In recent years, of course, he’s spent far more time in India than in the West Indies. It’s even been rumoured that he might decide, abandoning Britain, to settle there, and he’s supposed to be at work on his fourth book about India. The Humour and the Pity (2002), a book of essays edited by Amitava Kumar and issued by the Delhi publisher Buffalo Books, includes contributions by Caryl Phillips and J.M. Coetzee, but most of the writers here are Indian, and the volume provides some hints of how Naipaul is perceived in his ancestral subcontinent. Kumar’s introduction recalls a visit to the editorial offices of the magazine Tehelka (Naipaul is one of its directors), where he spotted, taped to the wall above a journalist’s desk, “V.S. Naipaul’s Rules for Beginners”, seven simple “rules for writing” drafted by the great man for the edification of Tehelka’s staff. Akash Kapur rather bravely transcribes a (hilarious) failed attempt to interview Naipaul via conference call.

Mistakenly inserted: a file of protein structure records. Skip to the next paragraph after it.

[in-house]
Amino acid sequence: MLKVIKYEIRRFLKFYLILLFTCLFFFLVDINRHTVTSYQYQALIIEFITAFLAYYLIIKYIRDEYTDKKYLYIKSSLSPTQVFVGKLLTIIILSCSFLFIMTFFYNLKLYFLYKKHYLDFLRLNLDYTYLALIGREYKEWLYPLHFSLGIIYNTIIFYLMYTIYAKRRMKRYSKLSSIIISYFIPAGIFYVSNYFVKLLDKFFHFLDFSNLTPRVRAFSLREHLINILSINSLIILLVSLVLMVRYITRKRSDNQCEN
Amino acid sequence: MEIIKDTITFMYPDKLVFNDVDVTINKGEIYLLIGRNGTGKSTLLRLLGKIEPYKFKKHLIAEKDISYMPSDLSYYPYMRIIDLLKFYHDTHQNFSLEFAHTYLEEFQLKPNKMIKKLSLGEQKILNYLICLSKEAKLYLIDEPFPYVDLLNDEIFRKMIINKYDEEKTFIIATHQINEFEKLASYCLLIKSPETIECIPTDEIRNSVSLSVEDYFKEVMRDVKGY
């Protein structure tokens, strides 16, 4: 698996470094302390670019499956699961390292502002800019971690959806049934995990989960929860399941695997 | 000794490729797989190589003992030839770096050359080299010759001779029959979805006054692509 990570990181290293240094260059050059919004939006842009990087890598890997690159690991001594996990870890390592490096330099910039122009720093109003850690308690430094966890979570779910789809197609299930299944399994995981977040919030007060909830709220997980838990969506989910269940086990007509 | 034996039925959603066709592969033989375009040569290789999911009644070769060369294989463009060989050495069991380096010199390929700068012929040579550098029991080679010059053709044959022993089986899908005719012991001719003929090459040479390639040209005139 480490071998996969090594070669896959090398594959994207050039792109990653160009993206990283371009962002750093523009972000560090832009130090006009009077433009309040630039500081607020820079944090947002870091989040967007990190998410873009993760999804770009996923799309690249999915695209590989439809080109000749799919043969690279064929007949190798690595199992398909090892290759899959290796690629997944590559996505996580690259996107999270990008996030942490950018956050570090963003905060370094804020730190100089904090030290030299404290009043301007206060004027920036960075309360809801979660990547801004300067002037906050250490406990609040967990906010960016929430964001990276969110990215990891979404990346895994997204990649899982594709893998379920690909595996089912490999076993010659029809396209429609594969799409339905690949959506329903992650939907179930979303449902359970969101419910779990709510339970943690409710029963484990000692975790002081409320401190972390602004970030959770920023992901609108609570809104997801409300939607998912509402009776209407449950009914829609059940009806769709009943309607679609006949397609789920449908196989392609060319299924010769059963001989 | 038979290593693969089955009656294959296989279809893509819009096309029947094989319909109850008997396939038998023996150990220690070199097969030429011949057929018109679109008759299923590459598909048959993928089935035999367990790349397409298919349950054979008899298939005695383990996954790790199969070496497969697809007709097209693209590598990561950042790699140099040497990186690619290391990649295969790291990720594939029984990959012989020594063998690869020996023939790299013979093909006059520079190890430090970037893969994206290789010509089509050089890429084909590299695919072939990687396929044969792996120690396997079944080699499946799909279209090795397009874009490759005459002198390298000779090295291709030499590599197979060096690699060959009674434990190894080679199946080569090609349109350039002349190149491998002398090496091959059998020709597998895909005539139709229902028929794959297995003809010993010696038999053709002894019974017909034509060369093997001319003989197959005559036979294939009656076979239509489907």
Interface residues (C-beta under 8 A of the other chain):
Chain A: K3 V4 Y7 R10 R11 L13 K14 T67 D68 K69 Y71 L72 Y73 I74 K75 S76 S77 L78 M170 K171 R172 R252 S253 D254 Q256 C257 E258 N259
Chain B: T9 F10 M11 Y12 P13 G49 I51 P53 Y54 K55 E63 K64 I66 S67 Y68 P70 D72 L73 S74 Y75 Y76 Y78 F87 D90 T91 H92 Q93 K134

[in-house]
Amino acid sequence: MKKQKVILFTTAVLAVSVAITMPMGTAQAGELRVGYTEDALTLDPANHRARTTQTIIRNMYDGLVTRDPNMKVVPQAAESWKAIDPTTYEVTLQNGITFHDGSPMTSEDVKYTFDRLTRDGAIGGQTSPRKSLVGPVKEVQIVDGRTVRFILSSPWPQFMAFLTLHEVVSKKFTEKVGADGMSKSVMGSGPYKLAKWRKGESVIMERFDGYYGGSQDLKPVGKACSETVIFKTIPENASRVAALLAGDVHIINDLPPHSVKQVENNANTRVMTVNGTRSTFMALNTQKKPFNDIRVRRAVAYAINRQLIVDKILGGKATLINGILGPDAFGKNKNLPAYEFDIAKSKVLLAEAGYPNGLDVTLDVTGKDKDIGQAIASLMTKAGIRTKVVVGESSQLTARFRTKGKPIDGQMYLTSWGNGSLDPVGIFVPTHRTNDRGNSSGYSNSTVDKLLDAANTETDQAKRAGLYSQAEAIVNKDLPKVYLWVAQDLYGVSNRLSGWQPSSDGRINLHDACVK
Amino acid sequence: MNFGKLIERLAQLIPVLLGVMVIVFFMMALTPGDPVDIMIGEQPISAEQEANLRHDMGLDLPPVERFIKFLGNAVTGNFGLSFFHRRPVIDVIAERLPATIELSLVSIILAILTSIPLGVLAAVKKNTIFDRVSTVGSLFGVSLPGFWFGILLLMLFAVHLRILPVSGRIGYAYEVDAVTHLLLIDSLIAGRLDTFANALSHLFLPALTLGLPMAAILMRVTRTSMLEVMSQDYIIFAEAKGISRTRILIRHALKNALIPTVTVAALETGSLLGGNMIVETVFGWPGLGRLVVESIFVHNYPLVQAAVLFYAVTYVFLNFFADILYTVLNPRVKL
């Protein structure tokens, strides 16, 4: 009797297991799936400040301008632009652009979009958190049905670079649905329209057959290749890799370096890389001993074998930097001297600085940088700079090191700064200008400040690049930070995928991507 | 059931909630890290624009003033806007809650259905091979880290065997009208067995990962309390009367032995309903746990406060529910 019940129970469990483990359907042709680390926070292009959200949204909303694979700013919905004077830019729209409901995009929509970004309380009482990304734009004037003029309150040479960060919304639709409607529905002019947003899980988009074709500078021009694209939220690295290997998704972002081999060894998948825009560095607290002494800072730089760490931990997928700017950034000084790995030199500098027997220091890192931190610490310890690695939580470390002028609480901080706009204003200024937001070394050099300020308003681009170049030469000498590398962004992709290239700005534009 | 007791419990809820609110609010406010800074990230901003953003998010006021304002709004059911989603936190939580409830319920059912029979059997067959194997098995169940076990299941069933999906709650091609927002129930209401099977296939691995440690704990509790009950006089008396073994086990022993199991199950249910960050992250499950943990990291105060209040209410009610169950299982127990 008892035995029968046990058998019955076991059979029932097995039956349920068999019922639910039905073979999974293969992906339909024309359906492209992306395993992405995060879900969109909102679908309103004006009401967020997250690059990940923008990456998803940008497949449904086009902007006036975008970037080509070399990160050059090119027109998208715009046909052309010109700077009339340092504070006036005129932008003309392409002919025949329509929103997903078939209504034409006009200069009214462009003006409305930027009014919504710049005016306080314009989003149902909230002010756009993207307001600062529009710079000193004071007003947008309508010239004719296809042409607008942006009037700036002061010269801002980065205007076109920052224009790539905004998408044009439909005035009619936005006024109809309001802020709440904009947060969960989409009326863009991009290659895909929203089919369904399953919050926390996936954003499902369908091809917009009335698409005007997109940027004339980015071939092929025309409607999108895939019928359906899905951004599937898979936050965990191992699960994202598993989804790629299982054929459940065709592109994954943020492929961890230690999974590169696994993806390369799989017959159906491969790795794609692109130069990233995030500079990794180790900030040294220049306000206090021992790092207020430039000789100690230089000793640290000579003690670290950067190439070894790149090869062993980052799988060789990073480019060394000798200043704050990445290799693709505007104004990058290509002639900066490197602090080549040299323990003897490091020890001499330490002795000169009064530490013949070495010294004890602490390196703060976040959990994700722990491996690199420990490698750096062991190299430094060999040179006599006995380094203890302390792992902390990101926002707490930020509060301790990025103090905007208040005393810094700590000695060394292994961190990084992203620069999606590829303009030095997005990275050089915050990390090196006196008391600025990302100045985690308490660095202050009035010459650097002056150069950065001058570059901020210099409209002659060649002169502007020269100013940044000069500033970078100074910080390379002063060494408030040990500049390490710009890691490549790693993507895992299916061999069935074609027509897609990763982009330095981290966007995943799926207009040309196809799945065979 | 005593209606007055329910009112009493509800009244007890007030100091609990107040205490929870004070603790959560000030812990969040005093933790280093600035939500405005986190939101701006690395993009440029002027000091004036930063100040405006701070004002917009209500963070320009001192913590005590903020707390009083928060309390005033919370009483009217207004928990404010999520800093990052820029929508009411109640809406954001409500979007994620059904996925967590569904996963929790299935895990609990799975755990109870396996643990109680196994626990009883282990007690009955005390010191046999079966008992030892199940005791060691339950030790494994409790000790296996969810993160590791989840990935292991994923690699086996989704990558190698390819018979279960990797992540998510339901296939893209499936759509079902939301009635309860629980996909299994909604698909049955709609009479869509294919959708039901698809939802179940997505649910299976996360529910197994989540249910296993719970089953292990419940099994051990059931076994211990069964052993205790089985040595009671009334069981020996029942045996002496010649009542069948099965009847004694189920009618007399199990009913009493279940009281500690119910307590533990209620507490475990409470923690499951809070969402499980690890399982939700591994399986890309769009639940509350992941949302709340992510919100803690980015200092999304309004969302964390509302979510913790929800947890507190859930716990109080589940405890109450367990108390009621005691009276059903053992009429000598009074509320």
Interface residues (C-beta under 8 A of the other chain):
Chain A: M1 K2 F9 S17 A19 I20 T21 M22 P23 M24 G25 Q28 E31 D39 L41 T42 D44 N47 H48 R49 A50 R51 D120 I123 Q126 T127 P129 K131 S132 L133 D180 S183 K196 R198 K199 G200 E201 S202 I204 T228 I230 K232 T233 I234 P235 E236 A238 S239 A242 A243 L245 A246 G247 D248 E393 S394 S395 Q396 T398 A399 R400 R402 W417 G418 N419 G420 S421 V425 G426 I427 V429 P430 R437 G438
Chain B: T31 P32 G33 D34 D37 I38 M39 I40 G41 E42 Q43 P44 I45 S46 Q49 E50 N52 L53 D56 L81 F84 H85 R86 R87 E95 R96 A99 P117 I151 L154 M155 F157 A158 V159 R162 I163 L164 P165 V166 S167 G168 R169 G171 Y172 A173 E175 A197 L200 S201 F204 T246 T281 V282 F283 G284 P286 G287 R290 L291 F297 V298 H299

NAIPAUL: The line is so bad. Something has to be done to make it better.

(More crackle. Kapur’s voice disappears)

And in the last piece in The Humour and the Pity, Tarun J. Tejpal, the founder-editor of Tehelka and a friend of Naipaul’s, recalls his first encounter with one of his books — India: A Wounded Civilisation — but also describes the Nobel Prize ceremony in 2001, when, “at the very apex of an incredible career”, the new laureate broke down in tears “as he stood there erect in his ducktails”.

A final gem. In 2005, Penguin India published an anthology of “new writing from India” called First Proof. The non-fiction section opens with a short memoir by Manmohan Malhoutra, a former officer of the Indian civil service who, in 1962, played host to Naipaul on his first visit to India. What gives Malhoutra’s charming narrative its real fascination is the letter from Naipaul “dated 26 February 1963, written by hand from the Hotel Plaza in Madrid” with which he closes:

So goodbye to shit and sweepers; goodbye to people who tolerate everything; goodbye to all the refusal to act; goodbye to the absence of dignity; goodbye to the poverty; goodbye to caste and that curious pettiness which permeates that vast country; goodbye to people who, though consulting astrologers, have no sense of their destiny as men. From here it is an unbelievable, frightening, sad country.


The Caribbean Review of Books, August 2007